Skip to main content

Genesis 17 Part II

I want to revisit a part of Genesis 17 that I didn't focus too hard on during the sermon. This chapter of Genesis establishes the Abrahamic Covenant symbol of circumcision. It's not exactly a comfortable topic and in the more reserved culture, you just don't dwell on that topic.

Here in the internet, though, there's a little more openness. Not complete insanity. Just a little more freedom. However, if you're uncomfortable reading about circumcision and considering this, please just go on to your next blog. It won't hurt you.

As someone who has read the Bible a good bit, I've long been aware of circumcision. I understood it to be the sign of the covenant with Abraham, and learned a couple of basic things that we Gentiles think were God's purpose behind instituting it. These things are:

1. Circumcision was an immensely personal mark of belonging to the community of God. This is not a process that one is unaware of: you can tell it was done even if you don't remember it happening.

2. Circumcision was a permanent change. There were some issues in the Hellenistic period some 1500 years after Abraham, but even those weren't true "undoings." It was more of a cover-up. This action marked the member of the covenant community as a lifetime participant.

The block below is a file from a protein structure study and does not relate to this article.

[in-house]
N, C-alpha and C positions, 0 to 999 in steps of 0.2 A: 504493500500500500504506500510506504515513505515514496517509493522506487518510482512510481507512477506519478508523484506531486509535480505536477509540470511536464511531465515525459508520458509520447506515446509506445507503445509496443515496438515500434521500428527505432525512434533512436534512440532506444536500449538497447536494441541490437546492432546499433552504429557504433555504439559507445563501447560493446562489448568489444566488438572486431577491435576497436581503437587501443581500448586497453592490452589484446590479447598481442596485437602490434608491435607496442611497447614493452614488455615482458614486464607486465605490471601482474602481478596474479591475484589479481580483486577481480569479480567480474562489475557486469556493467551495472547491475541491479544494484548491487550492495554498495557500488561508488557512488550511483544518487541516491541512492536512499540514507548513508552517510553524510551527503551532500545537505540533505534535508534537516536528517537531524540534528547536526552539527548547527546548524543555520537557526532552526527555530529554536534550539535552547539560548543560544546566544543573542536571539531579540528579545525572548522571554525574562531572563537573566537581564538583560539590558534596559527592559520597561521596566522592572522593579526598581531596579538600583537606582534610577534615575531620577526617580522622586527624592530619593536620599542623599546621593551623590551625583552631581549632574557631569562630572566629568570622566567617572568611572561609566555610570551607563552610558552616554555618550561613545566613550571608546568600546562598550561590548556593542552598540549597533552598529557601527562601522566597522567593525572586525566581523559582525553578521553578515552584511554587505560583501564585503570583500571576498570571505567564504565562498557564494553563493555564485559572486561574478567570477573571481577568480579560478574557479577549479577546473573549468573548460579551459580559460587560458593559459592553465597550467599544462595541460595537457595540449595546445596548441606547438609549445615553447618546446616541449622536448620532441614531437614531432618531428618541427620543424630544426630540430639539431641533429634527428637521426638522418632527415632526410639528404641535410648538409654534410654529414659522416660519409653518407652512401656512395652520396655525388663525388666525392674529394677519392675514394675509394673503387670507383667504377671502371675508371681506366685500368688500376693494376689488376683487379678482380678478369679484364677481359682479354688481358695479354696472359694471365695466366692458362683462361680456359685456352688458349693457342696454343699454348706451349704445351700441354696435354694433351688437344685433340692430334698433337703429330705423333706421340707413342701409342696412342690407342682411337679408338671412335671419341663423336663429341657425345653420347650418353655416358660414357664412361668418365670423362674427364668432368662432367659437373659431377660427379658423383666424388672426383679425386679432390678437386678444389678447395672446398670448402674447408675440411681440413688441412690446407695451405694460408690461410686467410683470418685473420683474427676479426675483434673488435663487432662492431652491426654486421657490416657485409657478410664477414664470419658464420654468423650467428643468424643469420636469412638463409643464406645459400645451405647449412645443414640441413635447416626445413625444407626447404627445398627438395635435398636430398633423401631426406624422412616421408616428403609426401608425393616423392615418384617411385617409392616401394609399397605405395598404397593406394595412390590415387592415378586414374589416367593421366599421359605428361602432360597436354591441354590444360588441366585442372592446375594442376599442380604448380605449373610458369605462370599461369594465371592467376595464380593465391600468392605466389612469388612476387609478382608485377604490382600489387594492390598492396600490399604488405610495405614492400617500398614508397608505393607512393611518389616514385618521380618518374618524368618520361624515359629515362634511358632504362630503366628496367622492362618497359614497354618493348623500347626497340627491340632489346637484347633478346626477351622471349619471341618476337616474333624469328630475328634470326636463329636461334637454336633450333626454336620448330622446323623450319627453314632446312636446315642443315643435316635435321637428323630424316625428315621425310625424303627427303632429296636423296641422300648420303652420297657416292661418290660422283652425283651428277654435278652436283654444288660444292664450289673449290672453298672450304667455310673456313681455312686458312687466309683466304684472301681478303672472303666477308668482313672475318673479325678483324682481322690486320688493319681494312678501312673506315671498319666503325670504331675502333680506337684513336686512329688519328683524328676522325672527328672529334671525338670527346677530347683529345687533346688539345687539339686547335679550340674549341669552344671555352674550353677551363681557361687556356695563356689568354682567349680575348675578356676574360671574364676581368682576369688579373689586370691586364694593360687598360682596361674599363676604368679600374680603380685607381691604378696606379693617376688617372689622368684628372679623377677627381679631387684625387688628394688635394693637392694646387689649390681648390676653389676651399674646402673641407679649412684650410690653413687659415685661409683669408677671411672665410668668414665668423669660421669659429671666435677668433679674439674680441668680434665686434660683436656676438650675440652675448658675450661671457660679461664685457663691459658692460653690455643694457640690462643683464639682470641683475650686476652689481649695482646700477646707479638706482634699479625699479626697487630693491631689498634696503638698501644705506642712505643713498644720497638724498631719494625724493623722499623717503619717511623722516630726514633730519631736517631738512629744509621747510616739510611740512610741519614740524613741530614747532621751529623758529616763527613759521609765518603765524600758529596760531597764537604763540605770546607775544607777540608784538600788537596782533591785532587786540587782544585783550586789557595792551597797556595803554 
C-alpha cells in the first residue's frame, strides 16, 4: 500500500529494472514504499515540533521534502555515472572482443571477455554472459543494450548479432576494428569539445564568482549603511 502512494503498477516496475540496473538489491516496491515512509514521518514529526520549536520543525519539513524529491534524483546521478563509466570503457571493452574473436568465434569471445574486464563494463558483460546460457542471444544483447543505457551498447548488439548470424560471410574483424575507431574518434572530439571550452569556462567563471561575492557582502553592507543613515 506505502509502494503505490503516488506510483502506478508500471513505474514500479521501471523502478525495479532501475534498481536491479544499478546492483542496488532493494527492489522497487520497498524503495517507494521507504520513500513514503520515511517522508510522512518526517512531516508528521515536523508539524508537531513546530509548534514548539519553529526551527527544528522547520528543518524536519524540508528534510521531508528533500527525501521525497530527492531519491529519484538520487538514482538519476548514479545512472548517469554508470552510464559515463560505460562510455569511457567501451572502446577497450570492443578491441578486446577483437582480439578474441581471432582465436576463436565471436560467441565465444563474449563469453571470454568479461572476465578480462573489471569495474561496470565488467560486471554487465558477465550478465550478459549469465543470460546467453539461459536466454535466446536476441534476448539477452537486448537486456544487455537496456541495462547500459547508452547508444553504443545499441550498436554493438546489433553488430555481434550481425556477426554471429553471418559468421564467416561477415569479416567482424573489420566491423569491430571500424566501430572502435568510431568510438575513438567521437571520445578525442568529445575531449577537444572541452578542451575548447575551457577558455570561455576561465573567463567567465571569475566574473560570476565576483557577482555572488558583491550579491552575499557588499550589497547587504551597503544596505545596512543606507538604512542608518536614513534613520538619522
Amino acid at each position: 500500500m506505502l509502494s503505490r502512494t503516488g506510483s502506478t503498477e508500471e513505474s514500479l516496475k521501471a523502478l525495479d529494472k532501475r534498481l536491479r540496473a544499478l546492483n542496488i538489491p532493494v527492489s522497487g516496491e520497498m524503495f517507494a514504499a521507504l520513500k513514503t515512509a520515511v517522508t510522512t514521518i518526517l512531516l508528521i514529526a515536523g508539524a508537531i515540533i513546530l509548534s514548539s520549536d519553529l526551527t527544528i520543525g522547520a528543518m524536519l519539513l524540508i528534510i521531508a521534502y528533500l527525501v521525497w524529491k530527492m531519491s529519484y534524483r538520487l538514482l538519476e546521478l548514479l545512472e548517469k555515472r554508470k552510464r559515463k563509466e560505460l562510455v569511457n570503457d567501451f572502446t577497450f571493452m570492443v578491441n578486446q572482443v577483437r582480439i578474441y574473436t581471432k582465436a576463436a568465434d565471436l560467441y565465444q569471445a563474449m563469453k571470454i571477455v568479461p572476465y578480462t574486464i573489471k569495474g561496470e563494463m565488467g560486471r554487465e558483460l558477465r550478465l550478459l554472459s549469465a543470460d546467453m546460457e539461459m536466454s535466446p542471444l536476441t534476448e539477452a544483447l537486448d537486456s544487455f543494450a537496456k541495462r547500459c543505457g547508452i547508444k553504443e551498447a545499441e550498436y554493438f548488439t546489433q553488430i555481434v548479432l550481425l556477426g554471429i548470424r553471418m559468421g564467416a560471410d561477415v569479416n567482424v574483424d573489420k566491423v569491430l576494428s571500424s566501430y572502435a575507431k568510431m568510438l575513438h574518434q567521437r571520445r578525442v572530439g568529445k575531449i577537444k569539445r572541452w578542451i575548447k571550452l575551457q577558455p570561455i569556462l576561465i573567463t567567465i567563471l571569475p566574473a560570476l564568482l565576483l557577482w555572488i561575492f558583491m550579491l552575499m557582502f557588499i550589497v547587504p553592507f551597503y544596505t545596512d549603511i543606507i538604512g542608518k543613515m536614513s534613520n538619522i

3. Circumcision was a parental directive. After you get past Abraham, parents choose to circumcise their sons. Except for the opening chapters in Joshua. This should have been seen as the beginning of parental commitment to raise children to serve the One True God.

On behalf of my Presbyterian reader (s)? I'll leave out the discussion, for now, of whether baptism is analogous to circumcision for the New Covenant. Let's focus on the Old Testament for now, shall we?

What struck me this time through Genesis 17 was this: Abraham is 99 years old at this point. The Almighty One tells Abraham two things in this passage: he'll have a child, soon. And to circumcise himself and all the males in the household.

We know from further chapters that Abraham is 100 when Isaac is born. So in the span of about a year, Abraham circumcises himself, Sarah conceives, and they have a baby.

Let's think about the obedience and faith factor here: just think, for a minute. Picture the idea of circumcision in your mind. Now, if you're not recognizing the risk to future generations, look up "circumcision" again. Yet Abraham obeys anyway.

What about us?

Based on the great preponderance of New Testament writings on the subject, we're not required to circumcise or be circumcised. So how does this help us understand?

What do we think about those acts of obedience and faith that come very close to home?

What about those that make us think the promise of God is endangered?

In all, I think there's a vivid portrait here of personal, painful obedience to God that we would do well to remember. It's not always easy. I know that I cannot always see how it helps.

But it's not my job to do that. Grand strategy is neither my strong suit nor my responsibility. Obedience is my responsibility. The results?

Those belong to Him who actually knows what's going on and what to do about it.